This year, the Blue Jays have a pool of $7,982,100 to spend in the first 10 rounds, including $4,200,900 to spend on their first selection.
The Blue Jays have one of the best Minor League systems in baseball. Toronto is loaded with elite position player talent -- Guerrero, Bichette and Alford just to name a few -- but there is a clear need for quality pitching in the upper levels. The future looks bright for Sean Reid-Foley, Nate Pearson and T.J. Zeuch, but the Blue Jays need some additional arms to complement their emerging depth in the field. The current configuration adds to the case that Toronto should stock up on college arm early in the draft, but if the strategy is best player available, they could look to add another elite bat instead.
The Blue Jays have taken a starting pitcher in the first round each of the last nine years. A couple of those drafts involved multiple picks where position players were taken as well, but there has been a clear emphasis on starting from the mound and building out from there.
Double-A second baseman Cavan Biggio entered this season outside of MLB Pipeline's top 30 Blue Jays prospects, but he has since moved up to No. 18. While Guerrero and Bichette get almost all of the attention, Biggio has managed to somewhat quietly put up some of the best numbers in the Eastern League. Through Biggio's first 44 games of the season, he was batting .313 with 12 home runs and a 1.108 OPS. Some critics will point to the Fisher Cats' hitter friendly ballpark for lefties, but if Biggio continues to hit like this, his overall ranking will only improve, and he may have a chance to join that next wave of talent headlined by Bichette and Guerrero.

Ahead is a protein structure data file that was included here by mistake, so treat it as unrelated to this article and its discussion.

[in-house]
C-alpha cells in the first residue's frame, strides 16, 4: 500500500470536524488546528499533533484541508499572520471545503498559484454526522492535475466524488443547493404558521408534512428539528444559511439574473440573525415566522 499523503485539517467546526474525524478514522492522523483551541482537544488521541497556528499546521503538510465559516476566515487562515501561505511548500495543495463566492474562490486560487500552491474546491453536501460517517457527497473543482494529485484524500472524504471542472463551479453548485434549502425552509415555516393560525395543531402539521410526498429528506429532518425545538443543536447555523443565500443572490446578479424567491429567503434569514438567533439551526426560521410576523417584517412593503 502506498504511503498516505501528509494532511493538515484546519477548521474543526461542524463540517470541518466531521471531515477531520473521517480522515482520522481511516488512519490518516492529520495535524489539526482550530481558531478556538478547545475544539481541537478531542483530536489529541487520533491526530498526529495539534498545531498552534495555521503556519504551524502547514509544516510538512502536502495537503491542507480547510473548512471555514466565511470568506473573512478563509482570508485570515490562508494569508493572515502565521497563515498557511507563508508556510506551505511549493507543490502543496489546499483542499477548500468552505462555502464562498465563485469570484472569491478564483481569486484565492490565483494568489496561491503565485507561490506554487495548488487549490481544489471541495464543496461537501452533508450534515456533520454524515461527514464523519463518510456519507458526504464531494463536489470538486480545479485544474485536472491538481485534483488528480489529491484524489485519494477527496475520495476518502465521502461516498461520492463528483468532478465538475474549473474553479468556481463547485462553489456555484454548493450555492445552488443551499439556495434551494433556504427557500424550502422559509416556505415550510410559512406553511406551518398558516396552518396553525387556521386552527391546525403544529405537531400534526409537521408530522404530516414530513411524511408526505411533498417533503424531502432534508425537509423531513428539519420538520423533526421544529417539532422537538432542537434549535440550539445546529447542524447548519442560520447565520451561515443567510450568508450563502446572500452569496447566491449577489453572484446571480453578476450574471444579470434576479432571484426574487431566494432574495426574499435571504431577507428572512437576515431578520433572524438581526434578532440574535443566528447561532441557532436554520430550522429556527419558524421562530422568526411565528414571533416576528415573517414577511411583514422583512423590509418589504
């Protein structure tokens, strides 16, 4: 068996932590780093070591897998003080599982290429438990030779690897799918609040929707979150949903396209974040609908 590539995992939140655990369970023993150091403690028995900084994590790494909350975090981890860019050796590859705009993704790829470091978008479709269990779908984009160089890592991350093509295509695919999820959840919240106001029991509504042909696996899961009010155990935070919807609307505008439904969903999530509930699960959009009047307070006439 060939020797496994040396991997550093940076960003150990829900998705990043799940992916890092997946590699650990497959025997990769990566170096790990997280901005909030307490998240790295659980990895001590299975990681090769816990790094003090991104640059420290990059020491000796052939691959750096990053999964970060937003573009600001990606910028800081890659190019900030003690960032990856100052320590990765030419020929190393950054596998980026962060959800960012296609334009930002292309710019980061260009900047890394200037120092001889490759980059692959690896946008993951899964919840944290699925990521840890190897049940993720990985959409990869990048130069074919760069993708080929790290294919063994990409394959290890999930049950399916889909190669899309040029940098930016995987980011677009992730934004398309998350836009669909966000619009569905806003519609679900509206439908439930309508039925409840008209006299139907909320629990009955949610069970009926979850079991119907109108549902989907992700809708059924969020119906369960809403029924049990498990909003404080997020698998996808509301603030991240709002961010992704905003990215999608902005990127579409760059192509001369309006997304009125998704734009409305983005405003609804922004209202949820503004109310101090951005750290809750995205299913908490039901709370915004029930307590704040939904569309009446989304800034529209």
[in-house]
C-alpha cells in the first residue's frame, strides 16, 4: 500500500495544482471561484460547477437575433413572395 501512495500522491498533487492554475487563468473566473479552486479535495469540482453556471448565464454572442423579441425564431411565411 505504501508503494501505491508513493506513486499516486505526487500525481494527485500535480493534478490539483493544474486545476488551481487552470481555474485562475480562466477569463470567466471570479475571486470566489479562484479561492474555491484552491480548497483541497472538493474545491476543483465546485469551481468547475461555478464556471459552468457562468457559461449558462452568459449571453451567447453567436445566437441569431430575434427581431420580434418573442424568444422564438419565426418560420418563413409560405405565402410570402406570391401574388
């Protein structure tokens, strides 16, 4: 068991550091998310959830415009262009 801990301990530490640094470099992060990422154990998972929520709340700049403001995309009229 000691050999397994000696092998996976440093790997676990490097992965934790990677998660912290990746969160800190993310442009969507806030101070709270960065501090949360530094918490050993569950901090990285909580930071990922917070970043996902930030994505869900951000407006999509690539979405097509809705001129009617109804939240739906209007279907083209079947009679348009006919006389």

The Blue Jays have several Cinderella stories on their 25-man roster. Center fielder Kevin Pillar fell all the way to the 32nd round in the 2011 MLB Draft, reliever Danny Barnes went in the 35th round of the 2010 draft and Russell Martin was passed over after his first year of junior college before going to the Dodgers in the 17th round of the 2002 draft. In the Minors, lefty Ryan Borucki is ranked Toronto's No. 8 prospect by MLB Pipeline, but he didn't get picked until the 15th round in 2012. One name to keep an eye on here is Class A Lansing OF Chavez Young, who was taken in the 39th round of the 2016 MLB Draft, but has posted an OPS above .800 so far this season for the Lugnuts.
In the show
There are currently 14 players on the 40-man roster who were original draft picks by the Blue Jays, and all but three have made at least one appearance for the big league club. Barnes (2010, 35th round) LHP Aaron Loup (2009, 9th round), LHP Tim Mayza (2013, 12th round), RHP William McGuire (2010, 1st round), RHP Aaron Sanchez (2010, 1st round), RHP Marcus Stroman (2012, 1st round), RHP Dennis Tepera (2009, 19th round), Alford (2012, 3rd round), Pillar (2011, 32nd round), OF Dalton Pompey (2010, 16th round) and OF John Smith (2011, 1st round) have all received opportunities. Borucki (15th round, 2012), C Danny Janssen (2013, 16th round) and 1B Rowdy Tellez (2013, 30th round) are the other four on the 40-man roster who have yet to make their debut.
The Blue Jays' recent top picks
2017: SS Logan Warmoth (Class A Advanced Dunedin), RHP Nate Pearson (Class A Advanced Dunedin)
2016: RHP T.J. Zeuch (Double-A New Hampshire)
2015: RHP Jon Harris (Double-A New Hampshire)
2014: C Max Pentecost (Double-A New Hampshire), RHP Jeff Hoffman (Traded to Colorado)
2013: RHP Phil Bickford (Did not sign)
Gregor Chisholm has covered the Blue Jays for MLB.com since 2011. Follow him on Twitter @gregorMLB and Facebook, and listen to his podcast.